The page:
USA

Twenty-three military intelligence personnel and three civilian contractors were cited as directly involved in detainee abuses at Iraq's Abu Ghraib prison near Baghdad in a Pentagon report released Wednesday. It recommended that those persons face criminal charges for acts that ranged from "inhumane to sadistic" and that reflected a "loss of moral values." The report also singled out five intelligence supervisors who could face further discplinary action and possible prosecution. The report came a day after an independent review panel appointed by Defense Secretary Rumsfield concluded that leadership failures reaching to the highest offices of the Pentagon were partly to blame for the scandal.

"We are not closing down. We will be safe," New York Mayor Michael Bloomberg (R) said Wednesday as he, Homeland Security Secretary Tom Ridge, and other officials asssured the public that "remarkable" efforts have been made to keep the city safe during the four-day Republican National Convention, which begins in Madison Square Garden Monday. Meanwhile, protest organizers met with police to try to map out a route for an antiwar march through midtown Manhattan following a judge's refusal to grant permission for a Sunday Central Park rally.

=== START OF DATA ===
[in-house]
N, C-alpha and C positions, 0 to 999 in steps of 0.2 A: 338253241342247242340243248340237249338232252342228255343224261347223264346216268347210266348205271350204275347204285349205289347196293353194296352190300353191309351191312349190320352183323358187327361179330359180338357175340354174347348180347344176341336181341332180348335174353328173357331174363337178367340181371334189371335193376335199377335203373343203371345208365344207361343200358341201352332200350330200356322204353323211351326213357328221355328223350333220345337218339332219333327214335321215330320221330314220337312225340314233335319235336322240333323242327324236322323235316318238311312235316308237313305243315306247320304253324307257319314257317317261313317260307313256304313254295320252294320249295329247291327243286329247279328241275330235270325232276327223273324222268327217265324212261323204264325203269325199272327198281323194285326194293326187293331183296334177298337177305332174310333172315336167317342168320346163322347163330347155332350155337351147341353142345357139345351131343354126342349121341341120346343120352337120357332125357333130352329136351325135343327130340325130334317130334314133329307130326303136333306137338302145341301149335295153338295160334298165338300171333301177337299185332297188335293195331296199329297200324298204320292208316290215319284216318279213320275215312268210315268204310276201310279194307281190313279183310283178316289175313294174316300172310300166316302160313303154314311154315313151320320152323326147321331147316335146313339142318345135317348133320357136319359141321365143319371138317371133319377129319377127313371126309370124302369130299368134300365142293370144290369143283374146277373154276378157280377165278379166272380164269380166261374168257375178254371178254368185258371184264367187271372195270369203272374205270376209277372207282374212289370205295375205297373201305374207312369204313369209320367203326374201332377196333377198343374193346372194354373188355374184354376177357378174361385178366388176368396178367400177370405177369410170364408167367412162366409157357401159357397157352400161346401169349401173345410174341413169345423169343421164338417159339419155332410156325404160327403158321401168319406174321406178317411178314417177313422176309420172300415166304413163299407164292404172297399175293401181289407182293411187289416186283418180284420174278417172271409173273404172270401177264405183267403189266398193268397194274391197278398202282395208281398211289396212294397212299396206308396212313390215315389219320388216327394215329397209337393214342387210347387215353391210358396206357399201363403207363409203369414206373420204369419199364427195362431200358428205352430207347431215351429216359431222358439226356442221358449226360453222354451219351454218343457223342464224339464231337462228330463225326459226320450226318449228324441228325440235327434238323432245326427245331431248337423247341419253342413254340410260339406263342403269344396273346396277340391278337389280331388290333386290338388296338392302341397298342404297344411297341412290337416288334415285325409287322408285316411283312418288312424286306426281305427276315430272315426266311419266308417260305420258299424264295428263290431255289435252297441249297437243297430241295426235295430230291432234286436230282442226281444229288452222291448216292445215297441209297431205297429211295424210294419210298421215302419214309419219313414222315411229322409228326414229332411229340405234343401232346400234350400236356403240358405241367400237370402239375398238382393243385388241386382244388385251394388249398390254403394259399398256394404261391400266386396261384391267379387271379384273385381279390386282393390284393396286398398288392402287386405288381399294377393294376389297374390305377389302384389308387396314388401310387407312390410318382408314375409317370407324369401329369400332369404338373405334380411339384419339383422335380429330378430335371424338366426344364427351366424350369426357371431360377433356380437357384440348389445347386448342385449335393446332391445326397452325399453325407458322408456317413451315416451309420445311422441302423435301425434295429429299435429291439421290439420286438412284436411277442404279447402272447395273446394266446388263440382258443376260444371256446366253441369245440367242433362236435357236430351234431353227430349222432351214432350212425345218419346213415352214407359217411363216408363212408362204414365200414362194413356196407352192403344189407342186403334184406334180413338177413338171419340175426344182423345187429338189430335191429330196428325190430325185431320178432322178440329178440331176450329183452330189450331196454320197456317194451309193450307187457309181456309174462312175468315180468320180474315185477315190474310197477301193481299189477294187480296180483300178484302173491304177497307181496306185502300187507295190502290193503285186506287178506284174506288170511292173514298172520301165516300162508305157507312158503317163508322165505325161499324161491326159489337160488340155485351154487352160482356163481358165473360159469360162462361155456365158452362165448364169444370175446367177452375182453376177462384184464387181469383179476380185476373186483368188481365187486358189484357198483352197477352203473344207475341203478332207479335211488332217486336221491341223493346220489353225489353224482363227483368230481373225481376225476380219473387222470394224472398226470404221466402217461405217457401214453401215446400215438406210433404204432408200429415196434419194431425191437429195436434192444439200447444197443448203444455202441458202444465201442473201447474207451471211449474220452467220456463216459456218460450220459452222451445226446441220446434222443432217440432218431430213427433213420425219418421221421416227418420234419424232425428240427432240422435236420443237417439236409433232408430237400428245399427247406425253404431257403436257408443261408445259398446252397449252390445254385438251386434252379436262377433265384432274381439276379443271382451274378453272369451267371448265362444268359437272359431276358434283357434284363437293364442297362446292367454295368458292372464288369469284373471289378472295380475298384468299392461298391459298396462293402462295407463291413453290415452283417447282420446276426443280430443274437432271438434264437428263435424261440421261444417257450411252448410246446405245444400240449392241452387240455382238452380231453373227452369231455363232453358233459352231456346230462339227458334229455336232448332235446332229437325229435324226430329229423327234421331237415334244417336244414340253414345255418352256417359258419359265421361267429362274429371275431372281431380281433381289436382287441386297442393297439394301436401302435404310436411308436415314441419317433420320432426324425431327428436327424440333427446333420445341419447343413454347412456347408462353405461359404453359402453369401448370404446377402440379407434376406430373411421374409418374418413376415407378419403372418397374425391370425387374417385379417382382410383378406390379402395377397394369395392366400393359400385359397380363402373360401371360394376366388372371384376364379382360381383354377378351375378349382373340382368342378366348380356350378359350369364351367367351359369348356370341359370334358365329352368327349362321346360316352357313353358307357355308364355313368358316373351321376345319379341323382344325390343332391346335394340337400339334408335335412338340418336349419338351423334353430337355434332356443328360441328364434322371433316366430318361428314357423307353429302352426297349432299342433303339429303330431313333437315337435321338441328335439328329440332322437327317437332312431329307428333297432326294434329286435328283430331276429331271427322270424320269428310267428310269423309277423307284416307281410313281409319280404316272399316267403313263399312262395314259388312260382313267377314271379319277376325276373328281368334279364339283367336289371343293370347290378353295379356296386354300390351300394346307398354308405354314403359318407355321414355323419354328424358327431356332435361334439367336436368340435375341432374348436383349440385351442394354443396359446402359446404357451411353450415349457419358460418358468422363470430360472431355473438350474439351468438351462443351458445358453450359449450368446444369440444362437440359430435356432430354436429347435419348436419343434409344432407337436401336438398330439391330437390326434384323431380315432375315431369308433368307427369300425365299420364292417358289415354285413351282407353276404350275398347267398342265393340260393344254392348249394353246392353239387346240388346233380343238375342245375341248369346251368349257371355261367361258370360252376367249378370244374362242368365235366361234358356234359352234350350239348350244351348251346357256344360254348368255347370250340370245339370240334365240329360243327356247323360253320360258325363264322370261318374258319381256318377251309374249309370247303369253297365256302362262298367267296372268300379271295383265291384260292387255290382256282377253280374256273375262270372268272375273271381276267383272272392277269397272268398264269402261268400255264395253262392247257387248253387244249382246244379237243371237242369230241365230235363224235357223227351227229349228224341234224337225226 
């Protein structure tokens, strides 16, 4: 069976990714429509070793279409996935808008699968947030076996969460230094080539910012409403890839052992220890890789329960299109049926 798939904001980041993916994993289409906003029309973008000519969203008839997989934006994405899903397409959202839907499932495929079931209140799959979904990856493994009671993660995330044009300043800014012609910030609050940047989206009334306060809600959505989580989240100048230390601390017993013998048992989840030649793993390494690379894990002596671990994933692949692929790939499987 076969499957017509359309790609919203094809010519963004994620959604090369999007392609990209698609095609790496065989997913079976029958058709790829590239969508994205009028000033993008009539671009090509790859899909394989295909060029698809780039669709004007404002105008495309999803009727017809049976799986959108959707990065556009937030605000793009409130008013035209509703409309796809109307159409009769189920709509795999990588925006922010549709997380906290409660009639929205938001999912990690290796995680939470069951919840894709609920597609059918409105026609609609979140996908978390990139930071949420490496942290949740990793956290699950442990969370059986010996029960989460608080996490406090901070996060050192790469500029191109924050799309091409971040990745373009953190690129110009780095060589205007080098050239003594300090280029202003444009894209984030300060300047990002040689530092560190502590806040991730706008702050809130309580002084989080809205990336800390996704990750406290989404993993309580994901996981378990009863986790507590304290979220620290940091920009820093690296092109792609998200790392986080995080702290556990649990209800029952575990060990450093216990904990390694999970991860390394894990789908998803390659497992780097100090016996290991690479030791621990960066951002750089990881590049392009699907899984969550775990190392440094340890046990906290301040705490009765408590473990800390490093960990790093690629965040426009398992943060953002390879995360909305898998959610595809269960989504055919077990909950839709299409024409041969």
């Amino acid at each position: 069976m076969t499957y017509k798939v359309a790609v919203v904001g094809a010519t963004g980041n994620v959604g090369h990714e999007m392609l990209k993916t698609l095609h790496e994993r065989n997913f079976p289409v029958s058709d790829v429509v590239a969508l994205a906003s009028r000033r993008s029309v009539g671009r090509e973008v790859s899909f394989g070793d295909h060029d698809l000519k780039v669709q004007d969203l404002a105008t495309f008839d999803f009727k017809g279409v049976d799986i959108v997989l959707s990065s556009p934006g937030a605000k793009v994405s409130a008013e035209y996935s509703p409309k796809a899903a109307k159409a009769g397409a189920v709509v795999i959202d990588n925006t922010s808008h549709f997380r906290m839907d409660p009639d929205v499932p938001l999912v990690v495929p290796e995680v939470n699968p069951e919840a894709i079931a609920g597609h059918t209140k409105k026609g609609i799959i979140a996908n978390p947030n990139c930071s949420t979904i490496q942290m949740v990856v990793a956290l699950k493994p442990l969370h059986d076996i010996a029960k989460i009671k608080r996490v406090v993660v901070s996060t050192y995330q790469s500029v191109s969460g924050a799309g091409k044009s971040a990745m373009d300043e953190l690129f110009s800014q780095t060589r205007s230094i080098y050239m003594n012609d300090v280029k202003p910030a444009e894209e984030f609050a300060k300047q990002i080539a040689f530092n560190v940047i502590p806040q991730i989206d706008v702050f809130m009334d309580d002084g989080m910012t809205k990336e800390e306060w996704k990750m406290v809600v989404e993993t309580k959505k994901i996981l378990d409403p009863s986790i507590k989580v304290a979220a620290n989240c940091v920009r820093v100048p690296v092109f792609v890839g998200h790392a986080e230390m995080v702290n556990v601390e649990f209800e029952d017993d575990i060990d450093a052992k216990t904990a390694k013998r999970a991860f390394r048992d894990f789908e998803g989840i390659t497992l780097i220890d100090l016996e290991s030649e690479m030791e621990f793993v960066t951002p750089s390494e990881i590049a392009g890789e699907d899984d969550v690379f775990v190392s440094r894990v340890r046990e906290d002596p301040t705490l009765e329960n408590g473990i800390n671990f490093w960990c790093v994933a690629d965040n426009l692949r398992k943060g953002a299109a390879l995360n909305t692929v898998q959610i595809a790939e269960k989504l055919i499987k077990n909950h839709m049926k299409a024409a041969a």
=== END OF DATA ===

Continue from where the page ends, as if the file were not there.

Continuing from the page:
In a bit of political theater, ex-US Sen. Max Cleland, a Vietnam War veteran and staunch supporter of Democratic presidential candidate John Kerry, tried but failed to hand-deliver a letter Wednesday to President Bush at the latter's Texas ranch. Cleland did, however, share the message, signed by nine current senators, which asked Bush to condemn an ad campaign by swift-boat veterans aimed at tarnishing Kerry's military record. Cleland would not accept a counter-letter offered by Texas Land Commissioner Jerry Patterson, another Vietnam veteran, who joined fellow Republicans in calling on Kerry not to criticize those who support Bush for reelection.

Using search warrants, the FBI seized computers, software, and equipment at residences and at the offices of an Internet service provider in Texas, New York, and Wisconsin as part of the first criminal copyright action taken against a "peer-to-peer" network, Attorney General Ashcroft said Wednesday. The warrants sought evidence against operators of five "hubs" of an underground network of about 7,000 users suspected of illegally sharing copyrighted movies, music, and games over the Internet.

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